I had to give myself credit. I certainly knew how to choose a nice restaurant. The silver was polished, the china was gleaming, and the lighting was muted. By the time I had followed the maître d' across the room, I'd realized I owed Irene big-time for loaning me the little Stella McCartney number. It hugged me in flattering places and was absolutely killer with the Jimmy Choos she'd had that were thankfully almost in my size. Okay, they pinched my toes a bit, but they were so worth it. My hair was smooth and glossy. My jewelry was simple but looked like it was worth as much as the Porsche that had brought me there. And my heart was pounding out an anxiety-induced staccato. Acting was one course I'd never crashed.
I spotted Dr. Watson waiting at the table. He stood when I approached, and I couldn't be sure, but I think I saw frank admiration in his eyes. At least I chose to believe it was frank admiration. He had no idea how much work it had taken to make me look this way. I would never look at an eyelash curler the same way again.
It had probably taken him a fraction of the time, but the man looked positively edible in a gray shirt, black tie, and black suit that set off his blond hair and made his eyes look like sapphires glowing in a midnight sky.
"You look nice," I told him. Understatement of the century. I could practically feel my hands twitching with the urge to run my fingers down that tie. That tie led to good things. It even pointed to them.
He smiled his crooked smile in acknowledgment. "You look…"
Smoking hot? Irresistibly sultry?
Nice. That morning, in a bathrobe and bedhead, I'd looked fine. Two hours of hair and makeup, and I'd managed to achieve nice.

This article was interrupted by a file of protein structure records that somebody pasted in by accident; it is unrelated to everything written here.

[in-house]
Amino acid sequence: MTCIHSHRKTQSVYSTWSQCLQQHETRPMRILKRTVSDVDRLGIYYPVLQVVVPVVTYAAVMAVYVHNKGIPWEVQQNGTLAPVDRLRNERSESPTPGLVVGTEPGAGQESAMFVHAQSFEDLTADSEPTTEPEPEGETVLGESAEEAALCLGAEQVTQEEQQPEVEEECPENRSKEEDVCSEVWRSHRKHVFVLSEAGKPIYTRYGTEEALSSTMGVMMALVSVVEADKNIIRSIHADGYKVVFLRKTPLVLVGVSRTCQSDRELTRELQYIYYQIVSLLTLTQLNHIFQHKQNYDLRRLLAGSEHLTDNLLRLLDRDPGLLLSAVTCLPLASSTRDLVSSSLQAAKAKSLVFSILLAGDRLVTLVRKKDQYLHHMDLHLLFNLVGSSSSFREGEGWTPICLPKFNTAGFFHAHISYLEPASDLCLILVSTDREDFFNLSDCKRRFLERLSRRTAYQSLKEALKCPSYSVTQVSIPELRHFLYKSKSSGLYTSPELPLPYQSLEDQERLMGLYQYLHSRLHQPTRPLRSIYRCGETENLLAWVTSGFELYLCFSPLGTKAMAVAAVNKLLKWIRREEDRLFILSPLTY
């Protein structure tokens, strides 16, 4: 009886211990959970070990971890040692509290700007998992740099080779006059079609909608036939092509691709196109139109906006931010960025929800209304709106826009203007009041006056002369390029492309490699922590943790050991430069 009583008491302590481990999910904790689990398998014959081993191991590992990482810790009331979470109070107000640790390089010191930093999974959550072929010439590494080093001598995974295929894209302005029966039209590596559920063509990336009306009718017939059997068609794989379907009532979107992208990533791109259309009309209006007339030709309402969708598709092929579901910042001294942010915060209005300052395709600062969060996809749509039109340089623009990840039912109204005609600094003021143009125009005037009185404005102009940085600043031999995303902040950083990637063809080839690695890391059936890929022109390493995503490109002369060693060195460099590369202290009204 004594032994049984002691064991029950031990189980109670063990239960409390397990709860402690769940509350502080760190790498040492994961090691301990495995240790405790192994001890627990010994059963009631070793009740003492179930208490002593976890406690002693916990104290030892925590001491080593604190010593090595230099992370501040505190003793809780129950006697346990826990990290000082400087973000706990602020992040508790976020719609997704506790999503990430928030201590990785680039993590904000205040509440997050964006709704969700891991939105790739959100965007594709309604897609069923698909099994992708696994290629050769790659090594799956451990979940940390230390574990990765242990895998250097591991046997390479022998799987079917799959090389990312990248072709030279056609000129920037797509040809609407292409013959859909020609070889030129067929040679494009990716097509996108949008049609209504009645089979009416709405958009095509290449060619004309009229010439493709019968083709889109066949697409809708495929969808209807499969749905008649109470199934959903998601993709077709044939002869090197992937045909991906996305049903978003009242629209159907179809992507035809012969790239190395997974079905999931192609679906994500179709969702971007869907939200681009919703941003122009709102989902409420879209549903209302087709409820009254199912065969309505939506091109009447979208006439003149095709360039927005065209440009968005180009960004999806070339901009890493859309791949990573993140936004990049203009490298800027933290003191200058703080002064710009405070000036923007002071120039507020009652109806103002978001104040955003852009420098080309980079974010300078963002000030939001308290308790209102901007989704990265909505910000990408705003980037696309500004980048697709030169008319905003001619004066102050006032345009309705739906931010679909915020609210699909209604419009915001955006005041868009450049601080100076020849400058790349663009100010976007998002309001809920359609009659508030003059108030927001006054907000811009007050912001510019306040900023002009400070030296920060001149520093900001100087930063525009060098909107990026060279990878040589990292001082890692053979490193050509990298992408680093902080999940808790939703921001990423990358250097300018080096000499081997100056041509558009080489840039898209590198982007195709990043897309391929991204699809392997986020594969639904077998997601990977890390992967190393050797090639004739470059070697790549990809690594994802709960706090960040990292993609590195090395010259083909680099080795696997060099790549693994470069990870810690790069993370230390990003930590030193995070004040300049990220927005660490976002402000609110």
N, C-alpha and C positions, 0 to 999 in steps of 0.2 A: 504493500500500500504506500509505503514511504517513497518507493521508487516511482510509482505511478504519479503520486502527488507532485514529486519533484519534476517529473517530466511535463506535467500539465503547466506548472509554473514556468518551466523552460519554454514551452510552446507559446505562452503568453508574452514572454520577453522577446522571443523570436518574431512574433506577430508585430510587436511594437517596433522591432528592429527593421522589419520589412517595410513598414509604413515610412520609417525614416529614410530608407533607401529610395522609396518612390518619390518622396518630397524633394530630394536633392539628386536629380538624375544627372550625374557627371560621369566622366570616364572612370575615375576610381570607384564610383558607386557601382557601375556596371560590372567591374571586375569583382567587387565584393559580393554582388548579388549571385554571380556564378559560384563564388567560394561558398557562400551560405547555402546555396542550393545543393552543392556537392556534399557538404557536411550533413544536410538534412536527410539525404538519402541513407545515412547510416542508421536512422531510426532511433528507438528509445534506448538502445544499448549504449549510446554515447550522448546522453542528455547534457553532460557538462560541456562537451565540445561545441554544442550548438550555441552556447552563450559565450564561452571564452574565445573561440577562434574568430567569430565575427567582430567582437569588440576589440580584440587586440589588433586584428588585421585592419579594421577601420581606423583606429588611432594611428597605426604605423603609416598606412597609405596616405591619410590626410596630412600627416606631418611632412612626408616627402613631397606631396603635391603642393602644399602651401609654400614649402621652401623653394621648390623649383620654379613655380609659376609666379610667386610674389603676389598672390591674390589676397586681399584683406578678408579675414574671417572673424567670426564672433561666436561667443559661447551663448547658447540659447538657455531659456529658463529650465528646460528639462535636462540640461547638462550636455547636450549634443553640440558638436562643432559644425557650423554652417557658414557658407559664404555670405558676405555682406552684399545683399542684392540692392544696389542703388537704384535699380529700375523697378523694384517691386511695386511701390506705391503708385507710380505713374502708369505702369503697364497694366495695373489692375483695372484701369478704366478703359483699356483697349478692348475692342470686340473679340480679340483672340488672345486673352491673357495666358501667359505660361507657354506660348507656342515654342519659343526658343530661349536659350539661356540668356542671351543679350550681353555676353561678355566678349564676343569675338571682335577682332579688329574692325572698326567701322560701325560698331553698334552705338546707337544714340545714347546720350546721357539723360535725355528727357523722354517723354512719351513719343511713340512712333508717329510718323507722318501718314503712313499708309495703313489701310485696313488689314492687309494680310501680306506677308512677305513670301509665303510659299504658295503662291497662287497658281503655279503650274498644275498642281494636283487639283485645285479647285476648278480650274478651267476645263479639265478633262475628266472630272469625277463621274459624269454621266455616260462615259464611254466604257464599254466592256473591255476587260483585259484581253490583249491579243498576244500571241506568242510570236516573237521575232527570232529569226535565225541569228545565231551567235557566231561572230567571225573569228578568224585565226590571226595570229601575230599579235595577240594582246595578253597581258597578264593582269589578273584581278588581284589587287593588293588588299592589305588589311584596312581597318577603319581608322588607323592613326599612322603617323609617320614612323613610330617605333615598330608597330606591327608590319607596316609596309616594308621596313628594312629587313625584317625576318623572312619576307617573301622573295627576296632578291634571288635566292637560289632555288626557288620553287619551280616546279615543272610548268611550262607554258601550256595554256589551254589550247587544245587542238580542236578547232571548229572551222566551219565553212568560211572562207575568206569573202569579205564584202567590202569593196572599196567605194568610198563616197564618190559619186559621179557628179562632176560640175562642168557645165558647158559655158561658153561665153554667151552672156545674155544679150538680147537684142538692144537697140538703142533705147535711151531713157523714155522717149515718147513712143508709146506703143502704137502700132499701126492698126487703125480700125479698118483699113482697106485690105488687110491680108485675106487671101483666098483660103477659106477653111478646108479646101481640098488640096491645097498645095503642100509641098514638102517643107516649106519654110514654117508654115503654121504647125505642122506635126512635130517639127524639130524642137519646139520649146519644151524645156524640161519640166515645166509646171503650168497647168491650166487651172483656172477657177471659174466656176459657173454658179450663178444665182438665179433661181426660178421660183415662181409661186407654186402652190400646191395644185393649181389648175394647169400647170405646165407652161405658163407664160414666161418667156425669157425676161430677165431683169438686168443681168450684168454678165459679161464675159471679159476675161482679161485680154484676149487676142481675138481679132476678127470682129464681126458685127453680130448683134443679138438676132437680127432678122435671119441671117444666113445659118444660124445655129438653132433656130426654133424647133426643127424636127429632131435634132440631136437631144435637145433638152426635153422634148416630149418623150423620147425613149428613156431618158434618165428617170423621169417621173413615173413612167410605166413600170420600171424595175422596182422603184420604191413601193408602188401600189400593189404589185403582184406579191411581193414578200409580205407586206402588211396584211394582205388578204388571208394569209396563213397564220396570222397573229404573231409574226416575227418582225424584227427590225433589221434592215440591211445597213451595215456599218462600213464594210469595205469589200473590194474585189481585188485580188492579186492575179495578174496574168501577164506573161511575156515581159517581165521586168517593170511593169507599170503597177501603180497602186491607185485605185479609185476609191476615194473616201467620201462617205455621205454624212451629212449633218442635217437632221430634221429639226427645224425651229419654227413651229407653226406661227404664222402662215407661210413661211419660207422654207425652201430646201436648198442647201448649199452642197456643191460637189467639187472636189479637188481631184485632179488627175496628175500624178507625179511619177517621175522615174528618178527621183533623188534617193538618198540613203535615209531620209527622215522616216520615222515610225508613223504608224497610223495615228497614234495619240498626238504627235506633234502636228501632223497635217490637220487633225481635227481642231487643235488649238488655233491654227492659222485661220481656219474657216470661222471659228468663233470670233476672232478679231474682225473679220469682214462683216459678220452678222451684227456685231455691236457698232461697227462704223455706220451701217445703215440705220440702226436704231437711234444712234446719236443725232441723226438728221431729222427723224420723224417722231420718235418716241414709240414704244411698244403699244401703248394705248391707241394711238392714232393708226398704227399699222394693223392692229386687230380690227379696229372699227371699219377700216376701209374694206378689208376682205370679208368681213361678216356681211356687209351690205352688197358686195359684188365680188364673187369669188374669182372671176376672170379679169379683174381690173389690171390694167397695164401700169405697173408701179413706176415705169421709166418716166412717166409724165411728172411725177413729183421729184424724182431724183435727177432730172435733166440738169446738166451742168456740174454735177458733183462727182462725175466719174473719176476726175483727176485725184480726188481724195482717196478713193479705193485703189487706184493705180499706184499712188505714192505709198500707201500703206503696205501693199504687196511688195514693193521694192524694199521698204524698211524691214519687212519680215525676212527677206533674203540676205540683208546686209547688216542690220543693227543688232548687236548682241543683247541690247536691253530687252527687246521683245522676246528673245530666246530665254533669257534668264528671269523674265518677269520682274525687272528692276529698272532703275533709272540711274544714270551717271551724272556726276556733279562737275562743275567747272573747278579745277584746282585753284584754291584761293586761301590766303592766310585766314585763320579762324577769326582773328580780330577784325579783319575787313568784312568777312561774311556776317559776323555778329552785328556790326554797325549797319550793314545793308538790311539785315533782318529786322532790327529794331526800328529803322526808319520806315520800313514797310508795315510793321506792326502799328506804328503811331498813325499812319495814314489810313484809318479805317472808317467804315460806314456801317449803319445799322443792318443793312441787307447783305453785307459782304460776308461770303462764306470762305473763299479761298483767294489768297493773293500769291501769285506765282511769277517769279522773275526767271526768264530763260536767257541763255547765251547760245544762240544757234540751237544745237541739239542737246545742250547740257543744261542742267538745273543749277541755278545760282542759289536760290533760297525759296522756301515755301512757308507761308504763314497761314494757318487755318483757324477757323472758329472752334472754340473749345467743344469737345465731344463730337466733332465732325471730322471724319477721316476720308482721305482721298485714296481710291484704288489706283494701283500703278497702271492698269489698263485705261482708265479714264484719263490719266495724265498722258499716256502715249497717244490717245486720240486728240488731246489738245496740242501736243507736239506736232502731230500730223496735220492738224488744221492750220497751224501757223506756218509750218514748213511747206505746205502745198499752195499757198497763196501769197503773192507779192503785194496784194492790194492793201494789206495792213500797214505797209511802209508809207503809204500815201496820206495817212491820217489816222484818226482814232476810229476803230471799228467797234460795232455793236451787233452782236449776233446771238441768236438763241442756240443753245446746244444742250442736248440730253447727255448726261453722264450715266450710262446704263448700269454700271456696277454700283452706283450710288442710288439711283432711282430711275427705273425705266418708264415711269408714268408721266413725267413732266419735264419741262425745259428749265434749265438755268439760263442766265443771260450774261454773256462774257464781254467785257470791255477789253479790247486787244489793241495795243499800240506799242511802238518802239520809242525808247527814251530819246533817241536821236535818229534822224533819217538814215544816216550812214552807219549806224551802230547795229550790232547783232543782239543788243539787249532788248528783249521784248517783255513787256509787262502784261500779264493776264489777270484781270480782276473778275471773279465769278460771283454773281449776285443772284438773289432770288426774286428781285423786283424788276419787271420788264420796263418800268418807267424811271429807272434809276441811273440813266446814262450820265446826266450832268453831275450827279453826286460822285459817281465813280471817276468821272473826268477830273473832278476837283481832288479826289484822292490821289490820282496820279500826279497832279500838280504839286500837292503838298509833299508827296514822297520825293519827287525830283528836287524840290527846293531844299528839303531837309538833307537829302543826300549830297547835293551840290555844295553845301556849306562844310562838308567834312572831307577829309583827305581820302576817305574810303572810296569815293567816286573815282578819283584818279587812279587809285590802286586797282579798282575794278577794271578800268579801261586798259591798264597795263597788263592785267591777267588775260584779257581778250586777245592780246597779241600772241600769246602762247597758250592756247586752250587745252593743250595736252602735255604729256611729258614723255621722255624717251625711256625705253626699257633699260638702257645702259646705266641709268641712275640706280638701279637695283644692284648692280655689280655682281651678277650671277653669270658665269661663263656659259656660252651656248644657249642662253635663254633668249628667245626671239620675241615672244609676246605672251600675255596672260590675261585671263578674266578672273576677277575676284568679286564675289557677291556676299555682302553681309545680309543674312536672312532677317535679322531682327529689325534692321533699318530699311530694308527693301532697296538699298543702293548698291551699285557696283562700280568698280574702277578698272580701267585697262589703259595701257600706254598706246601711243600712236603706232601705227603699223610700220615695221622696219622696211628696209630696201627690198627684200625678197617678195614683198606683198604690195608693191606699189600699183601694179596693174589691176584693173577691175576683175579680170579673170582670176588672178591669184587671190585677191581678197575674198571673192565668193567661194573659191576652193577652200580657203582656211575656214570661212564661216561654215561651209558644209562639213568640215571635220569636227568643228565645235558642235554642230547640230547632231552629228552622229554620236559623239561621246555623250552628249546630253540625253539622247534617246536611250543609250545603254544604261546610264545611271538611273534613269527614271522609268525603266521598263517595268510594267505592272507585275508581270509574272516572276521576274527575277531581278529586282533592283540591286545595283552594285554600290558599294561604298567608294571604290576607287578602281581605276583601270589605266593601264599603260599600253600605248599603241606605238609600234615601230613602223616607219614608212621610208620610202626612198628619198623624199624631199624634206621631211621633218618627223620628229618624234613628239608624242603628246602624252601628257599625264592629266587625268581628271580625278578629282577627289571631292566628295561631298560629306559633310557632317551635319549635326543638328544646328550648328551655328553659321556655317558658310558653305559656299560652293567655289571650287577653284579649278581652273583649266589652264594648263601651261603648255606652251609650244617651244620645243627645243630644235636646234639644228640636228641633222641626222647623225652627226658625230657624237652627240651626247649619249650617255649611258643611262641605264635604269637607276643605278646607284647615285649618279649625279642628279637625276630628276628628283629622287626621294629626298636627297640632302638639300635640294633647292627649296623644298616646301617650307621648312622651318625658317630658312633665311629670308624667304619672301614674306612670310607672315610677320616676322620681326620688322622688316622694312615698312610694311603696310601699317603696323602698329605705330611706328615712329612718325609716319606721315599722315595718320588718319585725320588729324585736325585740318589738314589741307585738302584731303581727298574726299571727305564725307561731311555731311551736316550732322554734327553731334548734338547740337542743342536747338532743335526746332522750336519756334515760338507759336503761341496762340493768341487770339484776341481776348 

"But I'm surprised to see you," he added. "I expected Mr. Holmes." He glanced behind me as if expecting the man to materialize.
I sat down, dumped my silverware onto the table with a clatter, and spread the linen napkin across my lap. "He wanted to be here, but he was called away on business at the last second. He couldn't get out of it." I gave him a hard stare, daring him to question me.
His expression morphed from admiration into doubt.
It didn't matter. I hadn't wiggled into this dress and these shoes and driven all this way in a Porsche 911 and endured being told I looked nice to back down now.
"He didn't want to waste your time," I added. "So he authorized me to stand in for him, with strict orders that I bring him up to speed in the morning."
I could tell he wasn't buying it. He was sliding down the slope from doubt into suspicion.
"I don't know about that," he said. "Maybe I should reschedule."
"And waste all this?" I made a broad gesture to encompass the dining room generally and my outfit specifically. My nice outfit. Honestly, had the guy ever tried to walk in almost fitting stilettoes? Another few hours in these shoes, and I'd be hobbling straight to a podiatrist.
"I wouldn't want to do that," he said with martini dryness. After a pause, he added, "I hate to eat alone. And you do look great."
There, was that so hard?
My smile rose up from my toes. So maybe I was just a dinner companion, but at least he was willing to stay for dinner, and he'd finally noticed that I looked great.